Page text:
For example, considering the hole of interest 300 shown at the center of the array of
Although the square-shaped array can be of various sizes, the array described in the present disclosure is about ˜3×3 μm2 to correspond to the size of the pixels generally found on a CMOS image sensor. By systematically increasing the size of the hole array by adding rows and columns to the ˜3×3 m2 array, and normalizing to an infinite array for reference, an asymptotic behavior of the spectra can be analyzed. Based on this analysis, the peak transmission value for a ˜4×4 μm2 array (consisting of 10×12=120 holes) is ˜80% of the peak efficiency with respect to an infinite array for size. The peak transmission value for a ˜6×6 μm2 array increases to ˜90% of the peak efficiency with respect to an infinite array, with only a minimal increase for array sizes beyond ˜10×10 μm2. Thus, the ˜6×6 μm2 hole array shows near-infinite array transmission properties, with any additional increase in size providing marginal increases in transmission.
According to an embodiment of the invention, the fabrication process starts with a thin chromium layer 400 over a quartz substrate 402 as shown in
According to an embodiment, a 180×160 pixel color filter (e.g., Bayer mosaic) is created using this method, onto a quartz substrate having a total of 360×320 sub-pixels (e.g., dimensions 2016×1792 μm2). Each of the pixels is separated by 11.2 μm wide grid lines separating the color filter into 40×40 filter blocks (corresponding to 224×224 μm2), which were created during the fabrication process to both prevent overexposure of the peripheral region of each block during electron beam lithography and to serve as guide lines for alignment with the CMOS image sensor pixel array.
In some embodiments, the plasmonic color filter with the integrated CMOS image sensor is combined together with an optical lens, such as, for example, a C-mount camera lens to focus light (containing an image) onto the plasmonic color filter.
After demosaicing, the image is white balanced (703) by equalizing the RGB signal levels of the gray patches. A linear matrix correction (704) is applied to correct for spectral color crosstalk from the color filter. A purer green spectra with a narrower FWHM and smaller linear matrix cross-terms can be obtained by slightly reducing, for example, the hole diameters and/or changing the period to compensate for the effective surface plasmon path length between holes.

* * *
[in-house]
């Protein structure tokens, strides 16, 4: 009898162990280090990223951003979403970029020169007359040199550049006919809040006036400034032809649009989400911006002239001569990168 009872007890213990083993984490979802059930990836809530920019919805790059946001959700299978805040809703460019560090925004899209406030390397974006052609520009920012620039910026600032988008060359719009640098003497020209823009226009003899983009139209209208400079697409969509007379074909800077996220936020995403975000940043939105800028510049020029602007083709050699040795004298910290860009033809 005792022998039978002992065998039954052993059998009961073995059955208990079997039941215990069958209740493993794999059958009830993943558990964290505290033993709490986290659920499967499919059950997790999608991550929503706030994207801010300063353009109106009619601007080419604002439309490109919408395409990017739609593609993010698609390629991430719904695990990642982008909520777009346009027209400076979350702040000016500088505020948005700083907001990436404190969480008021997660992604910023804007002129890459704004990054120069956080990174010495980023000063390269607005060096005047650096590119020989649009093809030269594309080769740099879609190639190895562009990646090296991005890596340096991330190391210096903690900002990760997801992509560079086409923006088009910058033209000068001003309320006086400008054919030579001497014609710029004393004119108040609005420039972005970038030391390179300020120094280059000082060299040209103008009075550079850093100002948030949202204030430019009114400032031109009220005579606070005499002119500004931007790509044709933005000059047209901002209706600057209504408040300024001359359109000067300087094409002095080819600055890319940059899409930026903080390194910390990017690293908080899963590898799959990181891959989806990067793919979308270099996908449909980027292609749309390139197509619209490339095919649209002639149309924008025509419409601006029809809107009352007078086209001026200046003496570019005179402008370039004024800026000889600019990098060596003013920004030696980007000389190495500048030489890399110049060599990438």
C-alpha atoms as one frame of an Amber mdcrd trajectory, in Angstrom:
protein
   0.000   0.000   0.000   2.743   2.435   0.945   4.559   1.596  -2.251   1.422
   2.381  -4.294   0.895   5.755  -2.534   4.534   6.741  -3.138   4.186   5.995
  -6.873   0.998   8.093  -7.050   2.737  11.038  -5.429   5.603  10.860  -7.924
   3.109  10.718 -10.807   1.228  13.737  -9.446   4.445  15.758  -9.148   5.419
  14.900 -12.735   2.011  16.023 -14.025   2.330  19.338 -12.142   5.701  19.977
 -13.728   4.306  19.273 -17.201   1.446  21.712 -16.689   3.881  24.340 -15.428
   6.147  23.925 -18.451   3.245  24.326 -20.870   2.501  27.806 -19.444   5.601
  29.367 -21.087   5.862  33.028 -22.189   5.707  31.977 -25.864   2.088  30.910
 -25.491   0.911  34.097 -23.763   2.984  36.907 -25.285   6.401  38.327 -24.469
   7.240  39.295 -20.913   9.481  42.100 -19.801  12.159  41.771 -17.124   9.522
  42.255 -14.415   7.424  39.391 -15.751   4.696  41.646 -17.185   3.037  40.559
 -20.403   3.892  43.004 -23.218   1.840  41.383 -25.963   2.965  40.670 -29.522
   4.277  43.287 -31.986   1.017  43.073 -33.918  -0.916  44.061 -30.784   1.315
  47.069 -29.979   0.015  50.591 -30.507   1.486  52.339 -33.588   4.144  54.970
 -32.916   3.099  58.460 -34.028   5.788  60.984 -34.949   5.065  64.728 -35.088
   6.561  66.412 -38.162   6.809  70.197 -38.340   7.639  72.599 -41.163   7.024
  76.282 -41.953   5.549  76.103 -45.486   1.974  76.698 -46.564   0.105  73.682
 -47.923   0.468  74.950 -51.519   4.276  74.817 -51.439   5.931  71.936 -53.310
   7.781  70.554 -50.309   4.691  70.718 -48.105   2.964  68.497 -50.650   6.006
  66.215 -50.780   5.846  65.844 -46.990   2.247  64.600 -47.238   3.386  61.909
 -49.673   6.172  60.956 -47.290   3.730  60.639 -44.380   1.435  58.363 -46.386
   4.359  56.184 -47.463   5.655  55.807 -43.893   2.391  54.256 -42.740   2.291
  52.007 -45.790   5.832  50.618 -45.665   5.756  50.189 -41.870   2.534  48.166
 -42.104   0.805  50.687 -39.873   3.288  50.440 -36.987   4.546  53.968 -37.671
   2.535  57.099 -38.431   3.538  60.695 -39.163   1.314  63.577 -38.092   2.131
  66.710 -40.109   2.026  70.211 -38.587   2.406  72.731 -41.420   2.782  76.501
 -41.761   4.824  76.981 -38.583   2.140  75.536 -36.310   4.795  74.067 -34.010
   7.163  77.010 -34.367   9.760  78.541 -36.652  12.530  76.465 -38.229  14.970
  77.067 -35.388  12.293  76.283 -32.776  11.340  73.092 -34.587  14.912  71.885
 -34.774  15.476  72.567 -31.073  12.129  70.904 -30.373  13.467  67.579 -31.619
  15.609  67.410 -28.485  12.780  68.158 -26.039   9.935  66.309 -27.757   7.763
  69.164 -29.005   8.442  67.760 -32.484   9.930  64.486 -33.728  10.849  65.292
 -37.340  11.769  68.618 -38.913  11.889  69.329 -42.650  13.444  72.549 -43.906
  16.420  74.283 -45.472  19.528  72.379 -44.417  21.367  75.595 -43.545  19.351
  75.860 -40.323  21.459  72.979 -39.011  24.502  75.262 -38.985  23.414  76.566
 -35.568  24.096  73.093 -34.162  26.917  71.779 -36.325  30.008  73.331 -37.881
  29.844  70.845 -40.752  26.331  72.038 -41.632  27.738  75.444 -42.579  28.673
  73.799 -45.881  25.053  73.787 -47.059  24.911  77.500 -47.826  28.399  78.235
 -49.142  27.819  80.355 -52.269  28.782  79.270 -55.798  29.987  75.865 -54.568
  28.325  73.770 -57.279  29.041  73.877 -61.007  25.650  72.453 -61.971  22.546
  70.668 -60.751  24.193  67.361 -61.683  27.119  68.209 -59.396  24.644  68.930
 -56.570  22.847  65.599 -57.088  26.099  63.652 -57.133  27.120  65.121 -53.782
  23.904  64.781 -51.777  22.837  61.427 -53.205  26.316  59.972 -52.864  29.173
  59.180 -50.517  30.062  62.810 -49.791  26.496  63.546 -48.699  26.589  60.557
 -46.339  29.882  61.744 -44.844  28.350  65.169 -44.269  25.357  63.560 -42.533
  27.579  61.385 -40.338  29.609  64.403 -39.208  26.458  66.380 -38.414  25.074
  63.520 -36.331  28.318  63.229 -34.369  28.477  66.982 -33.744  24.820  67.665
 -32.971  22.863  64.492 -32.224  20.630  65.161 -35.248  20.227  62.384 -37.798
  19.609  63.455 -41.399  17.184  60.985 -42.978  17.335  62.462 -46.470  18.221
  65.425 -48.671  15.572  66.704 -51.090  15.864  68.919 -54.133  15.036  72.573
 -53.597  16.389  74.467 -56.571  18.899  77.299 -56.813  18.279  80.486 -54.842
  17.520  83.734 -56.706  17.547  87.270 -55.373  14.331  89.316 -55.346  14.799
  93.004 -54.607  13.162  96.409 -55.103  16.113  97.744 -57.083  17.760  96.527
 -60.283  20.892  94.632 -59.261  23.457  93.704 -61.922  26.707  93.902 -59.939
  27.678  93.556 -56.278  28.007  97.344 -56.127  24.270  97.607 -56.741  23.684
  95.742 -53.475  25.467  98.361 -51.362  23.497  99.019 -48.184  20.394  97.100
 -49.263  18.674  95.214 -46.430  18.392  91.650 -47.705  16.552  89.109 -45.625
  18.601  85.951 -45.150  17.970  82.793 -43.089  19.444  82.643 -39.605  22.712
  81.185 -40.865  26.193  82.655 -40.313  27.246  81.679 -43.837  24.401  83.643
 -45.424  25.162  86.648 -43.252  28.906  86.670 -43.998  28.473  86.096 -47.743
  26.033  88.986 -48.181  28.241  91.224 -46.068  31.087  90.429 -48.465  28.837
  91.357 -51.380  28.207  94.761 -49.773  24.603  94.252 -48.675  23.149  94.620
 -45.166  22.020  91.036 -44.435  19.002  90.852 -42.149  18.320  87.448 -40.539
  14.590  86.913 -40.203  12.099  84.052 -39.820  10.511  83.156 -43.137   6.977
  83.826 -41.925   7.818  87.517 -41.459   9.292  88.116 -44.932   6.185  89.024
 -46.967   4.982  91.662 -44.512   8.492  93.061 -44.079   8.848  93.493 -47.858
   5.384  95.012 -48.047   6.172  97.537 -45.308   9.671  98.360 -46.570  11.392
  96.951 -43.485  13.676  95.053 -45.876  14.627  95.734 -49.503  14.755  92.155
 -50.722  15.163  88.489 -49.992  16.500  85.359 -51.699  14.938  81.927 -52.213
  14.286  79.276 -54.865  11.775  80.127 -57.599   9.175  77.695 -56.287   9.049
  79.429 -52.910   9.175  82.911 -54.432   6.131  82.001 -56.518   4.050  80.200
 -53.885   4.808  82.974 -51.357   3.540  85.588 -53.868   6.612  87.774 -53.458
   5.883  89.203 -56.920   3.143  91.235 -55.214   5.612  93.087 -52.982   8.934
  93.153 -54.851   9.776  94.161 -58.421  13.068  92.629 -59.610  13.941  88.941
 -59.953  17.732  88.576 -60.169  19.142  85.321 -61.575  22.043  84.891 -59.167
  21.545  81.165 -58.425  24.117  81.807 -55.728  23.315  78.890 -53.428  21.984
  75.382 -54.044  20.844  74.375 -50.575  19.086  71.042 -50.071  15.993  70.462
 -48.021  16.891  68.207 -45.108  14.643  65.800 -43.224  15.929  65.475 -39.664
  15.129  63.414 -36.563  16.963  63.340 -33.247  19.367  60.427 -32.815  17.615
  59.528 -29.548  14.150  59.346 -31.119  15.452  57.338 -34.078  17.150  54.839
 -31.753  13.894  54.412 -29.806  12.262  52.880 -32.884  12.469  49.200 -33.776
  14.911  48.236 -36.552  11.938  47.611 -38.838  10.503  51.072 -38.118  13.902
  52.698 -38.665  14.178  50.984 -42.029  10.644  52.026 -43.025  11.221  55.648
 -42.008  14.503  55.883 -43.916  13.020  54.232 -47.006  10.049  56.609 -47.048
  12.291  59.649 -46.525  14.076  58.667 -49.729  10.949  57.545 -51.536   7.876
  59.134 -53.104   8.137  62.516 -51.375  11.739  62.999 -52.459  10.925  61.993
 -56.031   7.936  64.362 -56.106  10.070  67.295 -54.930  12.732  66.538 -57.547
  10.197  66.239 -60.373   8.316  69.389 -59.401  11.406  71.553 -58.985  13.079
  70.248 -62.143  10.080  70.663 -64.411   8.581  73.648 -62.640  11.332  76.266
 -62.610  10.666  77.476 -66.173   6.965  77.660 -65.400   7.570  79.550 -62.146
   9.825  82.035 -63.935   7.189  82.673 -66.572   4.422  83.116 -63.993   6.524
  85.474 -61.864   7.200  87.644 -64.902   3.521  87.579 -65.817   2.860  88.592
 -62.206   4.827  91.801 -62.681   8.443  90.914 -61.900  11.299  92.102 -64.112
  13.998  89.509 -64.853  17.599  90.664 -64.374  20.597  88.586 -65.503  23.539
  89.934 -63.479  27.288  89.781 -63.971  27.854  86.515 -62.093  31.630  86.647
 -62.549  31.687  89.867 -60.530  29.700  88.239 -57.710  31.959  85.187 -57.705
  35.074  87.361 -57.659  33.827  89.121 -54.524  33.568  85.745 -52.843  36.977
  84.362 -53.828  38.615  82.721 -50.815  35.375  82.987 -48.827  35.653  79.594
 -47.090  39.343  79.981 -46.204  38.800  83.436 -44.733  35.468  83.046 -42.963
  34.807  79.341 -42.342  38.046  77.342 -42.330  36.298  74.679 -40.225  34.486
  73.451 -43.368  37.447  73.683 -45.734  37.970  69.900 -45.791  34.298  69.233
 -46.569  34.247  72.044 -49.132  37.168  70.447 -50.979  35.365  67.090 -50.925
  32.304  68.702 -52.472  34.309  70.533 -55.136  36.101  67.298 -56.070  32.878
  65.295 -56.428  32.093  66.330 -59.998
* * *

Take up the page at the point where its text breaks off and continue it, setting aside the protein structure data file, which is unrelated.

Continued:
After applying the linear matrix pixel transformation, a gamma correction (705) is applied to convert the linear response brightness of the CMOS image sensor to a logarithmic response of a human eye. As such, the demosaicing (702), white balance adjustment (703), linear matrix (704), and gamma correction (705) can be applied by varying the amplification values corresponding to each pixel and/or sub-pixel of the CMOS image sensor.
For proper filter performance, the filters should function as intended among all aperture angles. The definition of f-number is a ratio of focal length (f) to aperture diameter (D). The half-aperture angle for a given f-number is equal to θ1/2=arctan(½ F). As such, for an f-number of 16, the maximum half-aperture collection angle is 1.8 degrees, which means that the image sensor collects a nearly collimated incident light. On the other hand, for and f-number of 1.8, the half aperture collection angle is 15.5 degrees. The plasmonic hole array filters according to the embodiment of the invention retain their designed filter functionality for larger aperture angles as well as for smaller aperture angles.